Ichabod's Kin
A place for politics, pop culture, and social issues

MASTER OF THE HOUSE

[A Father’s Day Meditation]

     Here’s to all men who love and support families, including children who have come to you perhaps from far away; and to those who do daddy-things for kids not theirs but who know that little guys and gals can always use another trusted male figure to care about them and to consider them special.

     Mr. Ancel never had a son of his own and took special interest in me as someone to whom I could throw my smokin’ fast-ball for hours on end. My father was a good provider, but had no time for such things, and Ancel became a dad of sorts in those precious times of “catch.”

     I’ll avoid smarmy sentiments at risk of offending that select race of what is called, “manly men.” It’s taken eons to cultivate an image of uncaring and unfeeling brooders who leave all nurture to the female of the sex. But all manner of forces have pressured us to reduce our iron and flinty surfaces and to crawl into inner spaces and mine our feelings.

     For millennia boys grew up frightened of their fathers, and in turn would damn well ensure that their own kids would be frightened of them.

     To Robert Frost, his father as a hero of sorts, but hardly perfect–a man who died young and was glorified to his children by their mother. He had graduated with honors from Harvard and named his son after Robert E. Lee–and a man who met the doctor at home’s door with a pistol to warn that if anything happened to his wife during delivery, the doctor would “not leave the house alive.”

     You’ll guess, correctly, that young Robert had a punitive father, doling out punishments unpredictably but otherwise with little time for his children. His dad’s form of play was to tease and push the kids, sometimes hurting them severely. Not surprising also that the poet became somewhat the same kind of father.

     But e e cummings adored his father, with long elegies to the latter, a clergyman and sometime teacher at Harvard but good at a lot of things, practical endeavors that he shared with and taught his son.

     Of this came the son of great poetics who was detained in France near the end of WWI for refusing to say he hated Germans–due to a friend of that nationality, and his father secured their release by writing to President Wilson.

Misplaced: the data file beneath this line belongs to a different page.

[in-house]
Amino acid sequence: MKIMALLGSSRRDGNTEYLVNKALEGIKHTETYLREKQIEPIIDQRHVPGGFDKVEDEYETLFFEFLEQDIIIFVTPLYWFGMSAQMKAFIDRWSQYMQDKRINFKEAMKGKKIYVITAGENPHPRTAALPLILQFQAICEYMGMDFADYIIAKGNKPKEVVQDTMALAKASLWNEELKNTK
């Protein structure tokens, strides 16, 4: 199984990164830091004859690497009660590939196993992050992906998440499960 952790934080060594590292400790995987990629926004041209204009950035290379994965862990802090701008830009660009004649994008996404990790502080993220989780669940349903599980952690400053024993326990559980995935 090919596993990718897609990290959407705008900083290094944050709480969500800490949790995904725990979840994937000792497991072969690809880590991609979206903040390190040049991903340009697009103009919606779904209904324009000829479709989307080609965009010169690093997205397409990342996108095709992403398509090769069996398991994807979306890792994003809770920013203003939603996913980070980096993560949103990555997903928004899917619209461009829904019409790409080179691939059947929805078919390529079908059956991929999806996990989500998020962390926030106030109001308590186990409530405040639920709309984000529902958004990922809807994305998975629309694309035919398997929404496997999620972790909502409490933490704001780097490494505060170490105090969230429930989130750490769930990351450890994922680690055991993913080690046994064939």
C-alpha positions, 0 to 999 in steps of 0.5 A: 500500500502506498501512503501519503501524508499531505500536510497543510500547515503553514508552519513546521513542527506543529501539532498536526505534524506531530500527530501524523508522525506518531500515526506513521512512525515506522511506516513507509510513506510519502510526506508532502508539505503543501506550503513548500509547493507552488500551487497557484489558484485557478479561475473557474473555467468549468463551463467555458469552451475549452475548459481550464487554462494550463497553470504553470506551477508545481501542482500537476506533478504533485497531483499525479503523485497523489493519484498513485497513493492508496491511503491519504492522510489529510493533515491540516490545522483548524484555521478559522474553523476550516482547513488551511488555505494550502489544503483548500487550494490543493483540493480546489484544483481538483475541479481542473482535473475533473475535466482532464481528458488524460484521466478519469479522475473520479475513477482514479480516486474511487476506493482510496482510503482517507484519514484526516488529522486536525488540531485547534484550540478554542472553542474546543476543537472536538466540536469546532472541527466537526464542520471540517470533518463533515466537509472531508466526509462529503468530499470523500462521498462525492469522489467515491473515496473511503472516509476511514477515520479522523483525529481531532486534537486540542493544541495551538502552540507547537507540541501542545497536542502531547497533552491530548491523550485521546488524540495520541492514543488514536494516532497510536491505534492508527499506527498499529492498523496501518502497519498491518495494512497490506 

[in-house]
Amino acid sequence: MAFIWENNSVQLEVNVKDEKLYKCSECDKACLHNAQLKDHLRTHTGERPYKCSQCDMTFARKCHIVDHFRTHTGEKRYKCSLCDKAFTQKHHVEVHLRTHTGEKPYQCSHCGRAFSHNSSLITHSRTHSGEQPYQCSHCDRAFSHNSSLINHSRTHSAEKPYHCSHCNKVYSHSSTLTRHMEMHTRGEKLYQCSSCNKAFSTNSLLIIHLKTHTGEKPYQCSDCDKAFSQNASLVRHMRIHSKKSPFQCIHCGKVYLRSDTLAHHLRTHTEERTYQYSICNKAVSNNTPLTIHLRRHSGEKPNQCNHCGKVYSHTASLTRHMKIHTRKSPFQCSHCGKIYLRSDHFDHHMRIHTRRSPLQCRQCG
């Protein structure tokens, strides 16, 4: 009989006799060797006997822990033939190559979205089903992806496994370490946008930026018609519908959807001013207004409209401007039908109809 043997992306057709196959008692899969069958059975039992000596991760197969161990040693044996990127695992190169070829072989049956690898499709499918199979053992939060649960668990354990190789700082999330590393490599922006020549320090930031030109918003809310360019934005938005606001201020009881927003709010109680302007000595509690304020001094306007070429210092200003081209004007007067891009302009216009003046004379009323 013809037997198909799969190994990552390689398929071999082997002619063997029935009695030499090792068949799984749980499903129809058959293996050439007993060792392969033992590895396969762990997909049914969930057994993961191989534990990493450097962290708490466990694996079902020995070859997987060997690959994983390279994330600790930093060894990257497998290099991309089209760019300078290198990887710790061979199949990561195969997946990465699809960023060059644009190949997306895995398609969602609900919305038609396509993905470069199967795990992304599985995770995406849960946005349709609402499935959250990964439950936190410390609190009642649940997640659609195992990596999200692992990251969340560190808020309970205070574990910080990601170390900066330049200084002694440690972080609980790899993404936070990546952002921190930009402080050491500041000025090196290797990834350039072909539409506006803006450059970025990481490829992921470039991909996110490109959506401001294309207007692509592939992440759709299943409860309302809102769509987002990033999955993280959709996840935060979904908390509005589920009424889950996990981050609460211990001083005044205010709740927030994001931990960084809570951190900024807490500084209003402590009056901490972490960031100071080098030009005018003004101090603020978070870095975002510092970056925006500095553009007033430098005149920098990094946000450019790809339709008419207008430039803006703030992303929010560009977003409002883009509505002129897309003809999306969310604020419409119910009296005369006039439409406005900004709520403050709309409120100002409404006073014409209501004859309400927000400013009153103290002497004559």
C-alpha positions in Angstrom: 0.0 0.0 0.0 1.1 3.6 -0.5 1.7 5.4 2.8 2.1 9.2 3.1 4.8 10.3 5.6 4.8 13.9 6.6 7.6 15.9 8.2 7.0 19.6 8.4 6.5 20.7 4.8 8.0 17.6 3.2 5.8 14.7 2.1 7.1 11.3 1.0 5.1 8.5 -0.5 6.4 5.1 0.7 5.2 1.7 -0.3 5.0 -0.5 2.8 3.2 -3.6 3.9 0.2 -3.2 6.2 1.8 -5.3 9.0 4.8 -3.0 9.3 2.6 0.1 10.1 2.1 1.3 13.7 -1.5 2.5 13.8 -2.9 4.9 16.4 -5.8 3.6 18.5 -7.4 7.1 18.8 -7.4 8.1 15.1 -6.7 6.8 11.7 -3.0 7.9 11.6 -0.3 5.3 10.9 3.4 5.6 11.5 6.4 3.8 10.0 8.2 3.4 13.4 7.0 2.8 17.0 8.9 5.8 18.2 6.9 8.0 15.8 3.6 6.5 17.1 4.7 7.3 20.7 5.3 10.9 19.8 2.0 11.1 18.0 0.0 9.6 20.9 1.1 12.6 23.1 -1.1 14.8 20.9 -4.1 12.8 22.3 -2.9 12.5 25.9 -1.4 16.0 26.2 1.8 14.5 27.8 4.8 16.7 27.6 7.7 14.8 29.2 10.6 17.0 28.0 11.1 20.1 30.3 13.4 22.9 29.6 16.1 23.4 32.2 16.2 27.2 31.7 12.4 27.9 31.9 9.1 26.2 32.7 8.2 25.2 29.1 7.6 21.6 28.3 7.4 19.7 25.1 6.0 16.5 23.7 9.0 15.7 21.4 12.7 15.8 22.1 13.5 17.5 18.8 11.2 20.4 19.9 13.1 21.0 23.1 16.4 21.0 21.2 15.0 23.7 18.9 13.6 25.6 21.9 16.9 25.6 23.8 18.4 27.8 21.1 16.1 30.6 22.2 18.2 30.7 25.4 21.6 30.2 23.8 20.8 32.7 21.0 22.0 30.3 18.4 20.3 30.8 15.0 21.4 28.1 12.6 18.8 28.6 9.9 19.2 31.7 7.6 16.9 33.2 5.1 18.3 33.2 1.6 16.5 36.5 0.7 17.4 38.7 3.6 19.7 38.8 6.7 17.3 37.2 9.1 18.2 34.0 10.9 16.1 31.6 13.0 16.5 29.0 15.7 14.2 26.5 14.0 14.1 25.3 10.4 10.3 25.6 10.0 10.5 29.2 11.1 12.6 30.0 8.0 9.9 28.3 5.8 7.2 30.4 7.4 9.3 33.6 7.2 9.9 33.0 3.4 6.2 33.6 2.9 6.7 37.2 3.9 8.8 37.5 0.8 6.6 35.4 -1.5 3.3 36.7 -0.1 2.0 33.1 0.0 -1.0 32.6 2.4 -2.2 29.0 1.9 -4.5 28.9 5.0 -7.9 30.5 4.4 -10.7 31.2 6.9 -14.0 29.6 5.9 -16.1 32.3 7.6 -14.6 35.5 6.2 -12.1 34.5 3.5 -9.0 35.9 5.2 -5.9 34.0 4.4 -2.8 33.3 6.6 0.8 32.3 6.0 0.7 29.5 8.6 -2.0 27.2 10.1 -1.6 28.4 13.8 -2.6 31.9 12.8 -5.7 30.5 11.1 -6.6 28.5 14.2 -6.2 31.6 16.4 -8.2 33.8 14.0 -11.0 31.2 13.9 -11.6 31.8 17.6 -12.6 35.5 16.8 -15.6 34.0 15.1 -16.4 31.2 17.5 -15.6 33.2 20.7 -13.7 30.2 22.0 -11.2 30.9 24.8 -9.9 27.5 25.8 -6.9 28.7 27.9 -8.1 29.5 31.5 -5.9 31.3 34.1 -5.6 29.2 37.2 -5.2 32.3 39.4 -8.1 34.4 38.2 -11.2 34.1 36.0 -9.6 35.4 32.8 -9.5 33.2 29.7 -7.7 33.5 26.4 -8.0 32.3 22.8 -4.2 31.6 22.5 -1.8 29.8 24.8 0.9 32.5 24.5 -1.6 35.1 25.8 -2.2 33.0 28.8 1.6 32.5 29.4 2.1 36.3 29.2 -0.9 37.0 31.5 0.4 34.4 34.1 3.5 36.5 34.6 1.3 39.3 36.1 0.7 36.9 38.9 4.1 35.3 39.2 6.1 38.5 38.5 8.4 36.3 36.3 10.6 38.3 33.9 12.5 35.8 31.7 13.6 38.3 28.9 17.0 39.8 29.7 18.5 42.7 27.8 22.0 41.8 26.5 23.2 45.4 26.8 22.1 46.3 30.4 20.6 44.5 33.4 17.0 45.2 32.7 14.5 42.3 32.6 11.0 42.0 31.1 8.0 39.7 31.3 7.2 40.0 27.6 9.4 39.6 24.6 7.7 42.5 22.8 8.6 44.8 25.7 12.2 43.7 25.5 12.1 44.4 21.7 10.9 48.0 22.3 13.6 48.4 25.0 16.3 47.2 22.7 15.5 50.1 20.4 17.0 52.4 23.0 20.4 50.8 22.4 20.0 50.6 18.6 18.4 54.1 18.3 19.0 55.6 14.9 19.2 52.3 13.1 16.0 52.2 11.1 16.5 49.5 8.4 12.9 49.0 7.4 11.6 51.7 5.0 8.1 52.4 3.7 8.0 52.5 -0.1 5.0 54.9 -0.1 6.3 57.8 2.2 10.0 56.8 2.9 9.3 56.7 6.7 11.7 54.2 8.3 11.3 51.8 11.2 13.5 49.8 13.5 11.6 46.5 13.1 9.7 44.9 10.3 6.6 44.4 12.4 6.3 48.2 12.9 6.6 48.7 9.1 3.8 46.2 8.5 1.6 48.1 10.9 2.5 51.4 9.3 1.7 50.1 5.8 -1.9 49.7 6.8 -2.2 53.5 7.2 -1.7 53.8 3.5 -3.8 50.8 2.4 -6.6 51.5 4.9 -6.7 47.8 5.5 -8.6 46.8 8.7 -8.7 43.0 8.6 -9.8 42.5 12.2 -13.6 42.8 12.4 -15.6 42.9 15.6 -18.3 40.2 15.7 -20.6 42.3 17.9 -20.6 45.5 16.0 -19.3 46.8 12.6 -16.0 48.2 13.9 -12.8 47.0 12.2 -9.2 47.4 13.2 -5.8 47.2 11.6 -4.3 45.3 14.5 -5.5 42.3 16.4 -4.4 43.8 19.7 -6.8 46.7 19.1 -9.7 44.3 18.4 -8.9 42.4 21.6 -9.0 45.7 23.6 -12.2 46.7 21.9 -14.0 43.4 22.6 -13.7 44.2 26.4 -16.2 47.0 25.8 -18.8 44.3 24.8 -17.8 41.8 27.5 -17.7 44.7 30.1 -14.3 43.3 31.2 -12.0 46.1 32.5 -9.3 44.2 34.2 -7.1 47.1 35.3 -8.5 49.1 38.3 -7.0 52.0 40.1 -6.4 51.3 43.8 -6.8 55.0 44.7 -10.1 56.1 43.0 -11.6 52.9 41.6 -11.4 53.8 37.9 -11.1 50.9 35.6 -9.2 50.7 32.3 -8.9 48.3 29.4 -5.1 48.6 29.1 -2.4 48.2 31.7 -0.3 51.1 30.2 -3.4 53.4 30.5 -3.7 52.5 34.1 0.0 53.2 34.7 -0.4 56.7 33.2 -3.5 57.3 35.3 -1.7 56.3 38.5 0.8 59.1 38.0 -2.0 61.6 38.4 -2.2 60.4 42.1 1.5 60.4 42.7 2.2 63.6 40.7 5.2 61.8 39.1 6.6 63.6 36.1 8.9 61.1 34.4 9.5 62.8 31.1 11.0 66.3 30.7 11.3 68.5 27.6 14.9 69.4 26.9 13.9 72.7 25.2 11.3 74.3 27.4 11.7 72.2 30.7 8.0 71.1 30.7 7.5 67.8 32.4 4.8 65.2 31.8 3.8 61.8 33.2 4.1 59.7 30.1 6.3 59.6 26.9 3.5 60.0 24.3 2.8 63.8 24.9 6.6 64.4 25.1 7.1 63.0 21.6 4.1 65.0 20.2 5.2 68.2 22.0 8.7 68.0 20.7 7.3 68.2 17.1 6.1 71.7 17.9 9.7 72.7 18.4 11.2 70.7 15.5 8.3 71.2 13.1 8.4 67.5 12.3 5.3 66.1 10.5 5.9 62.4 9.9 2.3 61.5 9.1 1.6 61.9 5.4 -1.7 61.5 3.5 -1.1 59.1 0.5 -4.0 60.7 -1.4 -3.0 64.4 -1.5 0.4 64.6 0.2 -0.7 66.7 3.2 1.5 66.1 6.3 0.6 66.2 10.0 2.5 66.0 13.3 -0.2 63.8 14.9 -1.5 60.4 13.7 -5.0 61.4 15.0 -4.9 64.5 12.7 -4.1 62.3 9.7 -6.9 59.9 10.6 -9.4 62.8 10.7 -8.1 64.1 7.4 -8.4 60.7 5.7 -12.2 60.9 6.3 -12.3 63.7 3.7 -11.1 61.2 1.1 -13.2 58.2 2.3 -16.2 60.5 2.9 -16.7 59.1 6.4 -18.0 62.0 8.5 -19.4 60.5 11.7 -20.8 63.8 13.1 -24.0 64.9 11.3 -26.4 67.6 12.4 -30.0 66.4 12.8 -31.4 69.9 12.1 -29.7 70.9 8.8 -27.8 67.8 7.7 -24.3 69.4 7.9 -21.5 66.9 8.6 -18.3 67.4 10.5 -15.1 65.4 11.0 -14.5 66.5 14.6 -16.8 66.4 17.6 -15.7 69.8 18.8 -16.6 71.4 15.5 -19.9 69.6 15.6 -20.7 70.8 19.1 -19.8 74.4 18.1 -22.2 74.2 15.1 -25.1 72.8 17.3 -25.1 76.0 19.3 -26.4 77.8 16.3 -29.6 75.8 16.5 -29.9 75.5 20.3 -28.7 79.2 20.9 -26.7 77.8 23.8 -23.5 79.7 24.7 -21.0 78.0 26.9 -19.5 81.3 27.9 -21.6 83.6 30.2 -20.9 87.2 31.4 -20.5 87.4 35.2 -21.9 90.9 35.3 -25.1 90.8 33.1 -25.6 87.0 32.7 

In the musical, Les Miserables, the song, “Master of the House” is total brain candy and at this mention will be planted in your brain till tomorrow. The subject ran an inn and tavern from whence he fleeced customers by all sorts of hidden and extra charges, you know, like today. Today there is more than one master of the house whether we are speaking of the modern home or the larger environment of which men must be custodians, as well as women.

     So how goes it with the “master of the house” in 2018? Shamefully, at times it’s best not to have a man or father in that role, and we all know why, if we but watch the news.

     We have a problem being not only fathers, but men, for our self-image is changing and not by our own rules. Garrison Keillor in “The Book of Guys,” said manhood was once a chance for achievement but is now a problem to be overcome. Those who may have painted the Sistine Chapel or composed Don Giovanni are now just trying to be “Mr. O.K. All-Rite”–who can bake a cherry pie, converse easily about intimate things, cry, be vulnerable, passionate in a skillful way, and yet one who totes them barges and lifts them bales.

     Ironically, the “mother” of Father’s Day was inspired by what a preacher didn’t say in a Mother’s Day church service: while extolling mothers, not once were fathers mentioned. Sonora Louise Smart, then Mrs. Dodd, and whose mother had died ten years earlier, marveled thereafter at her father’s labor and devotion raising her and her six younger brothers. She lobbied for fathers to be honored on June 5, her dad’s birthday, but it became instead the third Sunday in the month.

     The marketplace has its own unique reasons for promoting this, and Mother’s Day, long beyond your and my days on this mortal coil. But knows, someday they may be combined into a Parents Day.

     This is no perfect world. Humans of whichever sex are both exemplars and in-excusables. Many people feel that one parent or both did terrible things to them, and parental oppression makes for both sinners and saints, not to mention good theater.

     Robert Frost saw the world as he did, due perhaps to his father, and wrote insightful masterpieces like the ingenious “Fire And Ice,” about destruction from both heat and cold.

     But cummings’ father stands out in his son’s poetry:

     “…though hate were why men breathe–

     because my father lived his soul

     love is the whole and more than all”

     May children be welcomed into such homes, and know the joy of such masters of the house–men who are masters of themselves as well.

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